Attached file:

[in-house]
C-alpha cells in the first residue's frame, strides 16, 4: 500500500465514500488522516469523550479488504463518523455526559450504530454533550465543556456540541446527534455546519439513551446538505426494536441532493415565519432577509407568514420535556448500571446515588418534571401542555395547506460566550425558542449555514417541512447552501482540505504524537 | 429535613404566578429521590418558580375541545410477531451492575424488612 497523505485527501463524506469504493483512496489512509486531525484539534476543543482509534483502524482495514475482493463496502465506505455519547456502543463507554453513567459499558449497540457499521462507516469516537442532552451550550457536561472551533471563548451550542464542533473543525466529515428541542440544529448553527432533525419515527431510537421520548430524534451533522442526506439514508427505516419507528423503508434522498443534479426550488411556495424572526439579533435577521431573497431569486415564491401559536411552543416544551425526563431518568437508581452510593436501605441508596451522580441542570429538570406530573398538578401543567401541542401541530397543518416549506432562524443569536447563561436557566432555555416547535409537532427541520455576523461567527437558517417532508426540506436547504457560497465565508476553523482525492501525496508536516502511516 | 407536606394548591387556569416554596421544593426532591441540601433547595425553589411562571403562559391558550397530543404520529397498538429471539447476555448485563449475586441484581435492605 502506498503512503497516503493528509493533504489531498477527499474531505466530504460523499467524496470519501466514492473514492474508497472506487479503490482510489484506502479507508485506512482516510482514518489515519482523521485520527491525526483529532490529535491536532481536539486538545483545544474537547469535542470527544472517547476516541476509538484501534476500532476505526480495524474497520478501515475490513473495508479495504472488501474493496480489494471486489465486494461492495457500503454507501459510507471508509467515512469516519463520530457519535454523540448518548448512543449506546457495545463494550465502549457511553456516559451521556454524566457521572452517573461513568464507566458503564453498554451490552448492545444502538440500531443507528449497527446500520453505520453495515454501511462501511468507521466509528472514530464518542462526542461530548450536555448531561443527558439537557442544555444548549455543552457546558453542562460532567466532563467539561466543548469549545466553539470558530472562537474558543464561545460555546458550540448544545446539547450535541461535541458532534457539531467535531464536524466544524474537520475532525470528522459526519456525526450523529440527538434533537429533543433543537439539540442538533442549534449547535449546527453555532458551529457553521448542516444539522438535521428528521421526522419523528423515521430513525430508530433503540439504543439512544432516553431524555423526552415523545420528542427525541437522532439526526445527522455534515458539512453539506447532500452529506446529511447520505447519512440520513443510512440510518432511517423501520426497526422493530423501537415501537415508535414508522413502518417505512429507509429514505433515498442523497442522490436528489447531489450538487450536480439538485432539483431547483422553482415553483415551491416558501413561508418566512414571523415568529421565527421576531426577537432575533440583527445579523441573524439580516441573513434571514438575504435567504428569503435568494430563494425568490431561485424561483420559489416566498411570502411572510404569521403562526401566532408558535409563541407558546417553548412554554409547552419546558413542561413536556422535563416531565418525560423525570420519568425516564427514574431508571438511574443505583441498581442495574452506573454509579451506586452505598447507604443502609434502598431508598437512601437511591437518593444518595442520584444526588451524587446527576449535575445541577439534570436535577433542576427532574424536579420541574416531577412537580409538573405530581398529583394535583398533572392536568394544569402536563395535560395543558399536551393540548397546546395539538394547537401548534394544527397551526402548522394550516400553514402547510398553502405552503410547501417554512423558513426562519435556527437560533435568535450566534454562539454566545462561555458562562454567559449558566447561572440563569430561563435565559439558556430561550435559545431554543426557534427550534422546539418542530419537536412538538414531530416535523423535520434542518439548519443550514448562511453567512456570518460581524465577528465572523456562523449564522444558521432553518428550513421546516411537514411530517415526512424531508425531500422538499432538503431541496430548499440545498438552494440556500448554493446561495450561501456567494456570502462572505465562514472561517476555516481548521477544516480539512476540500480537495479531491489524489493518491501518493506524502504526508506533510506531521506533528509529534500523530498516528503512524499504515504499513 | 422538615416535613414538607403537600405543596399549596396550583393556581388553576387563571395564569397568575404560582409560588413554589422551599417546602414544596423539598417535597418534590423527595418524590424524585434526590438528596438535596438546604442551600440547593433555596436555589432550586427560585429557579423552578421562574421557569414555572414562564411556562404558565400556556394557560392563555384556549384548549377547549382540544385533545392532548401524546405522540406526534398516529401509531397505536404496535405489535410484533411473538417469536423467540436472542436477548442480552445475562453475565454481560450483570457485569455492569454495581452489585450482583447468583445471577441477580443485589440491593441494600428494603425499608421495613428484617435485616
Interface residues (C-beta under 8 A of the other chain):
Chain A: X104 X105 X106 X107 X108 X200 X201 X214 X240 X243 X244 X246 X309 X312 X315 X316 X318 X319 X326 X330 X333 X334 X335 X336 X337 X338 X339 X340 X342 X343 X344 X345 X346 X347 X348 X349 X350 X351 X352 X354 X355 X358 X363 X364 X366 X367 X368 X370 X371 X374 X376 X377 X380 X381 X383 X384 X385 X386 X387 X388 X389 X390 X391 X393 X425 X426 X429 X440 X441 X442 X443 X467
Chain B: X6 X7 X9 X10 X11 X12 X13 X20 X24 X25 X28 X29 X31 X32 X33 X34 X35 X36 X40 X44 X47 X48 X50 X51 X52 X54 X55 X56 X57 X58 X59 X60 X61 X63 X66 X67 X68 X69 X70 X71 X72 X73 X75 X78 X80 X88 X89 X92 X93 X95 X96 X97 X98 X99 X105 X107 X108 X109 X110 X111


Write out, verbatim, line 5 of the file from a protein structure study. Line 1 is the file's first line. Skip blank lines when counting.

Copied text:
Chain B: X6 X7 X9 X10 X11 X12 X13 X20 X24 X25 X28 X29 X31 X32 X33 X34 X35 X36 X40 X44 X47 X48 X50 X51 X52 X54 X55 X56 X57 X58 X59 X60 X61 X63 X66 X67 X68 X69 X70 X71 X72 X73 X75 X78 X80 X88 X89 X92 X93 X95 X96 X97 X98 X99 X105 X107 X108 X109 X110 X111